It may be wise to choose a temporary sponsor as a guide in the days of early sobriety, but this is a stop-gap while you look for the right sponsor. Most people are a potential sponsor for new members, but there should be a rapport so that the sponsorship relationship is effective. The sponsor needs to be someone from who you can take hard questions, trust enough to give honest answers, and discuss things in an uncompromising way.
Choose someone who for you is a role model, who can provide emotional support, has a good listening ear, and will not accommodate our efforts to lie to ourselves as we go through our inventories and make amends.
Sadly, there are bad sponsors. Sometimes it is nobody’s fault and there is simply a failure to connect. It is always necessary to see how a sponsor and sponsee work out and if necessary to end the sponsor-sponsee relationship. These are not bad sponsors.
The bad sponsor is someone who fails to build up the recovering addict along the lines of the 12 steps. They may have one or more of several faults. These include:
- Having an over-inflated ego.
For this person being a sponsor is more about being seen to be a sponsor rather than being interested in the sponsor role.
- Being abusive
There are many ways of being abusive. Most typically, this would be ridiculing or belittling the person they are supposed to help it. A good sponsor calls out actions, not the person.
- Being manipulative
This is taking advantage of the power dynamic and is aimed at taking advantage of the sponsee. It may be as simple as running chores to trying to elicit sex. The occasional request for a favor as one friend to another is, of course, fine, but when it becomes a regular thing and starts to feel exploitative, then it needs to be dealt with. Something like sex should never be raised.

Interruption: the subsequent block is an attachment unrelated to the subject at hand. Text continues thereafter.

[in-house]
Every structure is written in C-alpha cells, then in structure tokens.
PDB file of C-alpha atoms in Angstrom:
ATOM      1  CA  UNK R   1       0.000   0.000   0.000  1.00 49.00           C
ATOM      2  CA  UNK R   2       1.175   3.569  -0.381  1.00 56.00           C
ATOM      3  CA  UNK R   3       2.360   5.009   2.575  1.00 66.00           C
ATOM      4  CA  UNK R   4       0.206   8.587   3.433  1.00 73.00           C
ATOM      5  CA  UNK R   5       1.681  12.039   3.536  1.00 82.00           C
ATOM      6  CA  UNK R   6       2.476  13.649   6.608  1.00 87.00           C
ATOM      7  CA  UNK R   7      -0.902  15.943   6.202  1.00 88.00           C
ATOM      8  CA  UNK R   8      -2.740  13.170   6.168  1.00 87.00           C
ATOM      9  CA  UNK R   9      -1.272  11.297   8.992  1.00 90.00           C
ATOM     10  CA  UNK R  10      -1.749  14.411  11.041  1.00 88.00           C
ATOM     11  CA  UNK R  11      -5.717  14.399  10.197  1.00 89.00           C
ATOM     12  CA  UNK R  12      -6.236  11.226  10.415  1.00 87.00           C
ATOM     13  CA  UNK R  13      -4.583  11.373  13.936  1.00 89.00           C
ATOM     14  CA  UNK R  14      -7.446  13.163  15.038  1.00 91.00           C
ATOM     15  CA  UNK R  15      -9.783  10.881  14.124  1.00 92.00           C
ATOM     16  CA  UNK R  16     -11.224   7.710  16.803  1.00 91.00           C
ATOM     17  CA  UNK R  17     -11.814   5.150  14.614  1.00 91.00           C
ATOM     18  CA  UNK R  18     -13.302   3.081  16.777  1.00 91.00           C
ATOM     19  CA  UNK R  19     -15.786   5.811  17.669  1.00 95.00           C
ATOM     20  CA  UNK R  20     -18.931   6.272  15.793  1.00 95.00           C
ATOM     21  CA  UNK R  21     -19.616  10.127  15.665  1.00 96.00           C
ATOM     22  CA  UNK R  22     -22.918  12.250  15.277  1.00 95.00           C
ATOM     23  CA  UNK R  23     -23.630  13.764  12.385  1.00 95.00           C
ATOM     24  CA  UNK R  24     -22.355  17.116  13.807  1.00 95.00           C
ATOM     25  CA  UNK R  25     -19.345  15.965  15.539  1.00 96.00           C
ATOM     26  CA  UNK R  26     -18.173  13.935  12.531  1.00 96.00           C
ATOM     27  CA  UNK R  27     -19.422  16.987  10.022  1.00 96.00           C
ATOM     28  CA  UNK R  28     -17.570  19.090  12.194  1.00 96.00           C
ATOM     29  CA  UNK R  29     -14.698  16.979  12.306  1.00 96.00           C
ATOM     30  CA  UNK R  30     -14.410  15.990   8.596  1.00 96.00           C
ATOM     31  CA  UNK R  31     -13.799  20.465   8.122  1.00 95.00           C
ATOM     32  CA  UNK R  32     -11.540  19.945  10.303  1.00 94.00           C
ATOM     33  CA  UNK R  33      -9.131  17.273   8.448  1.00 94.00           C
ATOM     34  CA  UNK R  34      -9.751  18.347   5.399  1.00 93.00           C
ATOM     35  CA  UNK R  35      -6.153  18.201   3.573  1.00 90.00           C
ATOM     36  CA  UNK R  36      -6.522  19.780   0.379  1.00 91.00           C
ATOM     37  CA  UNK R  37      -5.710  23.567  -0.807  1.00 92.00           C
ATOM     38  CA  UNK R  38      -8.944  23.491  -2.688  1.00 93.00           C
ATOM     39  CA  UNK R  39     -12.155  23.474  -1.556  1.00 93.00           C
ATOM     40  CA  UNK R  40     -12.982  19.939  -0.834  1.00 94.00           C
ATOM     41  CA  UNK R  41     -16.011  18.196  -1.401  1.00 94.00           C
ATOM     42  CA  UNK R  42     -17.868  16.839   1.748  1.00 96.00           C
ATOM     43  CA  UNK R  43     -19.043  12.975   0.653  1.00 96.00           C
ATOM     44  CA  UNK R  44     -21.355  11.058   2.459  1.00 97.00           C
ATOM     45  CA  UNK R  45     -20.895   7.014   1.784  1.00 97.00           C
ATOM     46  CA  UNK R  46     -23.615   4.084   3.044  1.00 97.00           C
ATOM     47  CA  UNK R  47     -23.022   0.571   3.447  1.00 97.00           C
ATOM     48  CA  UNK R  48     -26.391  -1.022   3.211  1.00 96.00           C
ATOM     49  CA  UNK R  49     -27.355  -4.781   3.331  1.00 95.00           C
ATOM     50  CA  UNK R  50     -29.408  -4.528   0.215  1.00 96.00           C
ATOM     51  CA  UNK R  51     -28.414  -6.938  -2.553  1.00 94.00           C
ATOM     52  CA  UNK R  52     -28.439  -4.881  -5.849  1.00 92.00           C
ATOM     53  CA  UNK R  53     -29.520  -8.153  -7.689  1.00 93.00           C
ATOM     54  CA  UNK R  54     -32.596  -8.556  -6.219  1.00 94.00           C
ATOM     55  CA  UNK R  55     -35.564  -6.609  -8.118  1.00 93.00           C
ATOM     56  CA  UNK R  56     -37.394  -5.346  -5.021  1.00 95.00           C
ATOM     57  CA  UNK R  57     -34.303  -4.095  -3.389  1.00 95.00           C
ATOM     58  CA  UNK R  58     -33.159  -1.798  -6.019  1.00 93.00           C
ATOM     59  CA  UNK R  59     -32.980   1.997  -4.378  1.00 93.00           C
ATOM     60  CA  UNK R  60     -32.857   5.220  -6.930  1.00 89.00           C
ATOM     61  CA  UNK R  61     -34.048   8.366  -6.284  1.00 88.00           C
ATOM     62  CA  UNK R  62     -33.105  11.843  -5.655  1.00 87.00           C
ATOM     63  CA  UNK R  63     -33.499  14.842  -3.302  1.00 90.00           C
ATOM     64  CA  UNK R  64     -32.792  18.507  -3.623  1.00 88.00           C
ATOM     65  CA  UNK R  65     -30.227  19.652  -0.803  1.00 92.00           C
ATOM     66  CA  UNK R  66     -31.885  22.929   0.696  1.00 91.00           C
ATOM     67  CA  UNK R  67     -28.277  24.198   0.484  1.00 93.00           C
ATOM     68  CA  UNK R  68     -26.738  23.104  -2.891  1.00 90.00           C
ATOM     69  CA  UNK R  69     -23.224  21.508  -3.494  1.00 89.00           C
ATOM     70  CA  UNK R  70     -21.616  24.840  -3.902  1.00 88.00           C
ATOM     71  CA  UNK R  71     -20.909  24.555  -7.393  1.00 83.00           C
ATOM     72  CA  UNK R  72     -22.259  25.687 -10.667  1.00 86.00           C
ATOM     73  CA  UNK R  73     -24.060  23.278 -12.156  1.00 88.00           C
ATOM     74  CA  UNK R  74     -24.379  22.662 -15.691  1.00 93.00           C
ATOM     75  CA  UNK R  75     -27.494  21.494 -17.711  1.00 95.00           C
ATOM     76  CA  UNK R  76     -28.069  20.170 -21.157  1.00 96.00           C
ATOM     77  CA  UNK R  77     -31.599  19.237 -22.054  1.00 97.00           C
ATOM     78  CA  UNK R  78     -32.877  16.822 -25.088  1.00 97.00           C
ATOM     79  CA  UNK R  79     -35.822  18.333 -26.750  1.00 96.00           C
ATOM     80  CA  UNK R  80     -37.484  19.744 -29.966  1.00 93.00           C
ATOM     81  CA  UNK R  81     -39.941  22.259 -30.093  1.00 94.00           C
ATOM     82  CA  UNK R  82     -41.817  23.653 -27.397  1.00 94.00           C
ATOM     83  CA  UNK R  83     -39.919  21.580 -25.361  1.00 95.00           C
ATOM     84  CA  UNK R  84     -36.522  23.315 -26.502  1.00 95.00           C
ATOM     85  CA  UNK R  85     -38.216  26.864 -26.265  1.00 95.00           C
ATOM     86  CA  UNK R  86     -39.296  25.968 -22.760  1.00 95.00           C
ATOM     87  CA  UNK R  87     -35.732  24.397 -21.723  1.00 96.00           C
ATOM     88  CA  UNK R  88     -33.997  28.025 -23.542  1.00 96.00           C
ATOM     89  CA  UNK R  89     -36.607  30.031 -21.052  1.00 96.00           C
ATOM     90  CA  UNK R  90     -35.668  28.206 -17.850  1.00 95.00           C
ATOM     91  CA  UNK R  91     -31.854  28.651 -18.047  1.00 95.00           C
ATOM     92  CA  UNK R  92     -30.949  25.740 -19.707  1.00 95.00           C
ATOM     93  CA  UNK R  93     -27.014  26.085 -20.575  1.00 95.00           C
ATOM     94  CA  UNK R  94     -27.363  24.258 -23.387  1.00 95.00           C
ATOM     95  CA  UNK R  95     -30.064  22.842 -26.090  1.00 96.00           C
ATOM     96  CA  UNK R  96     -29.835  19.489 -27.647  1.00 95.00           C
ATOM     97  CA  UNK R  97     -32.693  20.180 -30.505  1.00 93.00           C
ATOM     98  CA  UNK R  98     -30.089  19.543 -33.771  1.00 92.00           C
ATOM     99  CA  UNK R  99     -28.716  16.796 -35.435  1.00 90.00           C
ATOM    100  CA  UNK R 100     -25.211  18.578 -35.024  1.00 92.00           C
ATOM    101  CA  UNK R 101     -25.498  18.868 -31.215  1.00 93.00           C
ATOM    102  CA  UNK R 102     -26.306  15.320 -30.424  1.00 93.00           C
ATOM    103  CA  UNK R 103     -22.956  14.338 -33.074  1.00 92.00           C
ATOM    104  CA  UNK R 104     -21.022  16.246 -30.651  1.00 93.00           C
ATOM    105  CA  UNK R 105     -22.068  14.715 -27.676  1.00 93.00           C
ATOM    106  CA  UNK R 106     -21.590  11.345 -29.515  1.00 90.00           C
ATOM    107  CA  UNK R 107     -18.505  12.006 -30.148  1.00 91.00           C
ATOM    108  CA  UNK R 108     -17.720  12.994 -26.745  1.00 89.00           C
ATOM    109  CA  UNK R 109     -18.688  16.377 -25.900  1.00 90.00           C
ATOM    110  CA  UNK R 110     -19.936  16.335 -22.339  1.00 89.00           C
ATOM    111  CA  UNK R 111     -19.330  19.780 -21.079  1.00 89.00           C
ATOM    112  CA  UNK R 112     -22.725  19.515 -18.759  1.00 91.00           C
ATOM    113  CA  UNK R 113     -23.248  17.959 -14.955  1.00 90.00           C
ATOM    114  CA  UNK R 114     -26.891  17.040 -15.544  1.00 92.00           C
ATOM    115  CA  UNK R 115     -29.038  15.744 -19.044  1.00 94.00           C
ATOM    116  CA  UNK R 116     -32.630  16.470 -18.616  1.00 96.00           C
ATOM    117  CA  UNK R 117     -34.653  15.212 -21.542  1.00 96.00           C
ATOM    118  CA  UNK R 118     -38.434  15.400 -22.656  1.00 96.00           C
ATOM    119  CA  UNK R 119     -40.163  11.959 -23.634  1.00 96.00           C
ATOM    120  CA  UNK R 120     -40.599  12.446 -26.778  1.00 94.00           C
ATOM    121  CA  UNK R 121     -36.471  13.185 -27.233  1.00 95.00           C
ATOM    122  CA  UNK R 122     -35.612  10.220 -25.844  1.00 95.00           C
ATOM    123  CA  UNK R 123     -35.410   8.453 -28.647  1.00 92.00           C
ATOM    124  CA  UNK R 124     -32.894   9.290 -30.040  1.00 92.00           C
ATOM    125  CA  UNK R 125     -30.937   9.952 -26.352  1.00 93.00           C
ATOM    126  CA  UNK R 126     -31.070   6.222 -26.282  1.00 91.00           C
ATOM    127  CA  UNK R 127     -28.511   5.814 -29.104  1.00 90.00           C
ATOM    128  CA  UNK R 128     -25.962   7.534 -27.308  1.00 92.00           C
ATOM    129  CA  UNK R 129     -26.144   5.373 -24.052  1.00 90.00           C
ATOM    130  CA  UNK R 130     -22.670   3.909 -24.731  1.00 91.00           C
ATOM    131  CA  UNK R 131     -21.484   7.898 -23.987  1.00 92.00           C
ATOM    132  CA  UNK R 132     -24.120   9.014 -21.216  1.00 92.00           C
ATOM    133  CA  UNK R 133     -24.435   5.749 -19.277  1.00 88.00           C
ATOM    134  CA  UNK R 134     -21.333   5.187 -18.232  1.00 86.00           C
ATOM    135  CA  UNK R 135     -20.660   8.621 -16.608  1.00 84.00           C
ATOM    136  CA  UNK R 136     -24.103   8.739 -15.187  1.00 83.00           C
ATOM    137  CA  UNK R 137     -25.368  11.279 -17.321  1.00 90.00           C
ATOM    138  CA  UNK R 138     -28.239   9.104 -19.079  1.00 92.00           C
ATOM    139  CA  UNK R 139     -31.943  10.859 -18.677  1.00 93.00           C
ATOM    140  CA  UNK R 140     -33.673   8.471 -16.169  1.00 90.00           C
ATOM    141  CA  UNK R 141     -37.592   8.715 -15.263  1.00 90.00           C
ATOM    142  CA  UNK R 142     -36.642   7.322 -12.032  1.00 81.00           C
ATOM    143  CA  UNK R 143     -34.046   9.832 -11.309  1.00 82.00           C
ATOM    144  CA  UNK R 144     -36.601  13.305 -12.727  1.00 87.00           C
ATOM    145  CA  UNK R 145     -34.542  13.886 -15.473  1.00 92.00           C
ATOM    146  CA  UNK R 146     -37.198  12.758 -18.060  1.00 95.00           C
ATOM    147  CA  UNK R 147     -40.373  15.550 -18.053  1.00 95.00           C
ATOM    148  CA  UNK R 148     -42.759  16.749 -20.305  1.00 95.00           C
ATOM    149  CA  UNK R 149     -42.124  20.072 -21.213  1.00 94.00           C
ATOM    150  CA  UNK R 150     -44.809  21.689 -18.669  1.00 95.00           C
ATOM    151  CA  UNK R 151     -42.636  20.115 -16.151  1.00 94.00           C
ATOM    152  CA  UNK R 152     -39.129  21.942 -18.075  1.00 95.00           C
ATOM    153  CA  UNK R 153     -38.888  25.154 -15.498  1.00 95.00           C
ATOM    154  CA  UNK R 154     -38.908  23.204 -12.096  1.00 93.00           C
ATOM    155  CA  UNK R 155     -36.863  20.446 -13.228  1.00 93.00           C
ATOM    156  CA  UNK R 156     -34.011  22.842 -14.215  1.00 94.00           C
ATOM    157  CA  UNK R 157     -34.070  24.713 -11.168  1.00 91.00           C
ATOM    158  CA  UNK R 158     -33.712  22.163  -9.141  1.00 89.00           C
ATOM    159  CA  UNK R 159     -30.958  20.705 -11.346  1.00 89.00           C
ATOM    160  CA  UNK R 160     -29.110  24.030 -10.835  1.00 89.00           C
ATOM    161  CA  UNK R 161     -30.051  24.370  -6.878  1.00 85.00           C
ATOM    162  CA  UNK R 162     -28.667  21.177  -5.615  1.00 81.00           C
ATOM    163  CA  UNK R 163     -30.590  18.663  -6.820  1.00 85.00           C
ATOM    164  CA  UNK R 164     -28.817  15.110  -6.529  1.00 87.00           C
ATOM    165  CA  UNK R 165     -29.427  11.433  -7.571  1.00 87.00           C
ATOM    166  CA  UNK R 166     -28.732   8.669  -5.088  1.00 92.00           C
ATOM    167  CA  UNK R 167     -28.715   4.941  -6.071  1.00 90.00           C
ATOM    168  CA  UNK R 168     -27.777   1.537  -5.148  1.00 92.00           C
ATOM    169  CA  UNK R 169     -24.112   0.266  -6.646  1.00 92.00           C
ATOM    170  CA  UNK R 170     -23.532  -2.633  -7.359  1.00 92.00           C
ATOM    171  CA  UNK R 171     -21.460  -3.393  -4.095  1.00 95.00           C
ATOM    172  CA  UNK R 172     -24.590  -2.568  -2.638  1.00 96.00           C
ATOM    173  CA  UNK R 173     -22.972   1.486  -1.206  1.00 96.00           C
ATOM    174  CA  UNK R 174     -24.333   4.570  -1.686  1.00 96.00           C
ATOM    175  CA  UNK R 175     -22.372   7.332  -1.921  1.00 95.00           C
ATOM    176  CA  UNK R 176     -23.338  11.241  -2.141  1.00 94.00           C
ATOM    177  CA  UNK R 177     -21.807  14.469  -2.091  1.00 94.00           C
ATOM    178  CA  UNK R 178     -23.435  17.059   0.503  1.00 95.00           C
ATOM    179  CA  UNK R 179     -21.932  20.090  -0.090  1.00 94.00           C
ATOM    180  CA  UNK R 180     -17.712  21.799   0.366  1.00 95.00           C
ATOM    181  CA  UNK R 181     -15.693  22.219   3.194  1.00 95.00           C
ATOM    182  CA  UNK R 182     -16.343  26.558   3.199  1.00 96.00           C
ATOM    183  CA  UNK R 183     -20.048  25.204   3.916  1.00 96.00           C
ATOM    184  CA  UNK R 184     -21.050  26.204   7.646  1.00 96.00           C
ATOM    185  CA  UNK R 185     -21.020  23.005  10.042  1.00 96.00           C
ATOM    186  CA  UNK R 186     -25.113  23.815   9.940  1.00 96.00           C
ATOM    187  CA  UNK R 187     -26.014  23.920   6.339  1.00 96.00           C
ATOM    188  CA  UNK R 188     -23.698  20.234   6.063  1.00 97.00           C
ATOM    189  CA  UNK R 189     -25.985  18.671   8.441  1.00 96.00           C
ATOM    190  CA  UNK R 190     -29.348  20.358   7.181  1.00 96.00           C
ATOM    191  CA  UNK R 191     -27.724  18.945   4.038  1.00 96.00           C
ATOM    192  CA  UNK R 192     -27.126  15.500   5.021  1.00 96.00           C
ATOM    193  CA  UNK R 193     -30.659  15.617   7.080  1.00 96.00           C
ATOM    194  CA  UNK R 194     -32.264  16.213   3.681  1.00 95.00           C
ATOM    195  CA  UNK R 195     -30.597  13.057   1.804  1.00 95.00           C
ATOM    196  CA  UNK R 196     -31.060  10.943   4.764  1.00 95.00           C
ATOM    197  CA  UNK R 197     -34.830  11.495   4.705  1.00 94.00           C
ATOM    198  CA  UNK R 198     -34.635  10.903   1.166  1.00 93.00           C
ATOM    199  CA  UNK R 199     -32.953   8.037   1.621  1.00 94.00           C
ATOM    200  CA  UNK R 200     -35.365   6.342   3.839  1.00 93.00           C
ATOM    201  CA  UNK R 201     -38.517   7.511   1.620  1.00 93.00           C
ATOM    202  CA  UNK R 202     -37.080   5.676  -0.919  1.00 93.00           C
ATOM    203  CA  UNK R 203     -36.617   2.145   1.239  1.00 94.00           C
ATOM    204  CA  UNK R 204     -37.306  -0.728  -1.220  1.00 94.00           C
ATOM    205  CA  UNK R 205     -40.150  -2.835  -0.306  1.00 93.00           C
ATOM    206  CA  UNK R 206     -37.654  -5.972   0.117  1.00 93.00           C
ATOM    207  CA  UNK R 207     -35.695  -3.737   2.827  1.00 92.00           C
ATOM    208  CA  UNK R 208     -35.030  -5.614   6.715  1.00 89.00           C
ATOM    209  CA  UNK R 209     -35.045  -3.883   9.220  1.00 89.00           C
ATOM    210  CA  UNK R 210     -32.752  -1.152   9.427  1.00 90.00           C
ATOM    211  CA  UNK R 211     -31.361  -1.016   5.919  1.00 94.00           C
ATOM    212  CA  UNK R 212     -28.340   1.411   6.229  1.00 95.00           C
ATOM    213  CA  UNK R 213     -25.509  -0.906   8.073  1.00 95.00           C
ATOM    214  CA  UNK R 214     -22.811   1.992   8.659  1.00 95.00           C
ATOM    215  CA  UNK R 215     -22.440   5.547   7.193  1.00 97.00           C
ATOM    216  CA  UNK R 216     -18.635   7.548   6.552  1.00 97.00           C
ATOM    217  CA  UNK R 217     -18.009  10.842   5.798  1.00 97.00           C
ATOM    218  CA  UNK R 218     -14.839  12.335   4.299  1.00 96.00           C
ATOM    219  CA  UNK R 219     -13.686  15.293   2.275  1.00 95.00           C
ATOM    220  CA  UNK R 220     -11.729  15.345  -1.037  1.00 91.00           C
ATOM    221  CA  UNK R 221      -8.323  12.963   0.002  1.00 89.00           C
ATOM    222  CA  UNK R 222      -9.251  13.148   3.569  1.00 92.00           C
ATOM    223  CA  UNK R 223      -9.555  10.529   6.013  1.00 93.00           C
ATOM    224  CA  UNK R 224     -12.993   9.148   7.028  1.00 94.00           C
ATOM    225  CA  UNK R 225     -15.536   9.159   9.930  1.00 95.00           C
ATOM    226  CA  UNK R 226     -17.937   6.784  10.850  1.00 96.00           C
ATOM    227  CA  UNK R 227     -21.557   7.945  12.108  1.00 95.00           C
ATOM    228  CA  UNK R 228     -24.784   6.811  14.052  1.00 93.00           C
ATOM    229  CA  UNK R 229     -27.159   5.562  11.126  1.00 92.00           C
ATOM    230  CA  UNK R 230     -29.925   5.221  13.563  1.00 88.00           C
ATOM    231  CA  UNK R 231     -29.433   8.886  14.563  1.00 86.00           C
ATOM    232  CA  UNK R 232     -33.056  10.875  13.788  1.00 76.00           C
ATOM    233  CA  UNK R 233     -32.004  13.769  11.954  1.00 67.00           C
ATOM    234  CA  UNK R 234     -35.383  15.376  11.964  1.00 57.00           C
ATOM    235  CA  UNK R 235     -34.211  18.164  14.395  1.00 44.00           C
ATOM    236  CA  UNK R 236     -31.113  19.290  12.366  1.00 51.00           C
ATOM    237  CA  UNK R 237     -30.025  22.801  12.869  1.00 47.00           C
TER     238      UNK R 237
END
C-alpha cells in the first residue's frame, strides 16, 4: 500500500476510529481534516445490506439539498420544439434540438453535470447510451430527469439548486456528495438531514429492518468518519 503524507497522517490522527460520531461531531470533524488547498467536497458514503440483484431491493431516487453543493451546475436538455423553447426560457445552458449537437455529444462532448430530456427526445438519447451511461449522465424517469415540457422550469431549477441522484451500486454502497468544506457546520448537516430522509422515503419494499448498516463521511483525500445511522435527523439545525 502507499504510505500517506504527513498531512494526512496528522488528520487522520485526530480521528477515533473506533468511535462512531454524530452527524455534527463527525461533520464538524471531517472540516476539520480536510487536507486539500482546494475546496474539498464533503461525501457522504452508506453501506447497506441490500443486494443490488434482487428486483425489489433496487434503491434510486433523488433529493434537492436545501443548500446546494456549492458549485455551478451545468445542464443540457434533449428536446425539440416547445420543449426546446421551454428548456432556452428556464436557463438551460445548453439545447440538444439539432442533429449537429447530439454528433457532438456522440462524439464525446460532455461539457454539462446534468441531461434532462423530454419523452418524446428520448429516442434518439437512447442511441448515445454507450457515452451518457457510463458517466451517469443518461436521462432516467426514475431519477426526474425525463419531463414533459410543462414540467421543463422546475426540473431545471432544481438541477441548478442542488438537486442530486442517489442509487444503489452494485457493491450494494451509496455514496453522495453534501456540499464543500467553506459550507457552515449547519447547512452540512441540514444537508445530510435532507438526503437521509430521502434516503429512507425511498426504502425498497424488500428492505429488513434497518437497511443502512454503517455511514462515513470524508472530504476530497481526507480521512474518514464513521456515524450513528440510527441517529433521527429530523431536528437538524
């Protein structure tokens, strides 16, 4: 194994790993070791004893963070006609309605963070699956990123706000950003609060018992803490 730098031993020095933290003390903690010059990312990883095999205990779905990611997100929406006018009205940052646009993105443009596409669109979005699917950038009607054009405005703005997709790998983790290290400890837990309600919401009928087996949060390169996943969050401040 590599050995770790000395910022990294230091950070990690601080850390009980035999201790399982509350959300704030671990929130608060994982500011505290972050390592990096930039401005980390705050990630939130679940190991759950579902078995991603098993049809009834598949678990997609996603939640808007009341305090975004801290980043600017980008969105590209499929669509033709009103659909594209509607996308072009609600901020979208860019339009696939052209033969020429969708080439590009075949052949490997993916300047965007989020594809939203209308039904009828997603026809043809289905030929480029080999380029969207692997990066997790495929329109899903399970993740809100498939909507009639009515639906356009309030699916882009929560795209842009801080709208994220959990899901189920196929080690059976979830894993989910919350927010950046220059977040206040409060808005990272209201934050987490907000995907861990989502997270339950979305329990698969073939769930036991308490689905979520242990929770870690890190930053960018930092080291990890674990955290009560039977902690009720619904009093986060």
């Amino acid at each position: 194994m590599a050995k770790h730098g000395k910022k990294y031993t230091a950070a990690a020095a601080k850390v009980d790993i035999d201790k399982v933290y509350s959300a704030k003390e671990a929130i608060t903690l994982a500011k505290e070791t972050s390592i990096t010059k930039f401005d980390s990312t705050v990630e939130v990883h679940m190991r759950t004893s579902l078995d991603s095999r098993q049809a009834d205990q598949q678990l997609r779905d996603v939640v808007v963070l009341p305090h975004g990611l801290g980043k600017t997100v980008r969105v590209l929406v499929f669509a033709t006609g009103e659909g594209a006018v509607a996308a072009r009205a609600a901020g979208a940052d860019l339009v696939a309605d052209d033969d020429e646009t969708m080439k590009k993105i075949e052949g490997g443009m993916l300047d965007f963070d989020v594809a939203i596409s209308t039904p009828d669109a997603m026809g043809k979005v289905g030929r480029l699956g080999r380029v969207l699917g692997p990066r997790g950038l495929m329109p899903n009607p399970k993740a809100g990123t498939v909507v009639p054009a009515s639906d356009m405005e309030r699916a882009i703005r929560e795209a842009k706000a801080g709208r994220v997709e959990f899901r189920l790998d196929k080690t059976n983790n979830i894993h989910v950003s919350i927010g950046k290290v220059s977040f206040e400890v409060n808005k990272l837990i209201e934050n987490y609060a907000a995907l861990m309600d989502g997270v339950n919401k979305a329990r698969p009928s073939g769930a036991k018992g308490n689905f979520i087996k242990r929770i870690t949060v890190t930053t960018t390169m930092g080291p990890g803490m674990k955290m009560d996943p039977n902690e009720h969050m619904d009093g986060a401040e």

- Being negligent
Being a sponsor requires time and commitment. There may be times when a person cannot deal with a call from a sponsee. A family emergency is an obvious example, but exceptions aside a sponsor needs to be responsive in dealing with their charge’s needs, particularly in the days of early sobriety.
If a sponsor exhibits any of these traits, it is necessary to move on. The idea is intimidating but necessary to ensure you are in the best place for completing the program. Anything less than an effective sponsor is not the right sponsor.
An AA sponsor is the product of previous sponsors in a line that can be traced back to Bill. W and Dr. Bob. The sponsor then feeds on the legacy of previous sponsors going back to the foundation of Alcoholics Anonymous. I have always found that thought to be inspirational.
A sponsor will be a good friend, but in a way that you may not be used to. We had friends in the days who were not honest and did not call us out. They may even have supported our substance abuse disorder. A sponsor will be a true friend and hold up a mirror in which we see both the good and the bad in us without condemning us.
A sponsor will be a guide through the recovery journey and the twelve steps as we go through them. They will point out a better path and do it with compassion because they have been there themselves.
A sponsor will be a mentor, helping us learn this new and frankly sometimes intimidating new way of life.
In response to the question of what Is a sponsor for addicts, the answer is clearly that a sponsor Is someone who will make a clear difference on the road to sobriety.
Note: Except where specified, all quotes are from the Big Book of Alcoholics Anonymous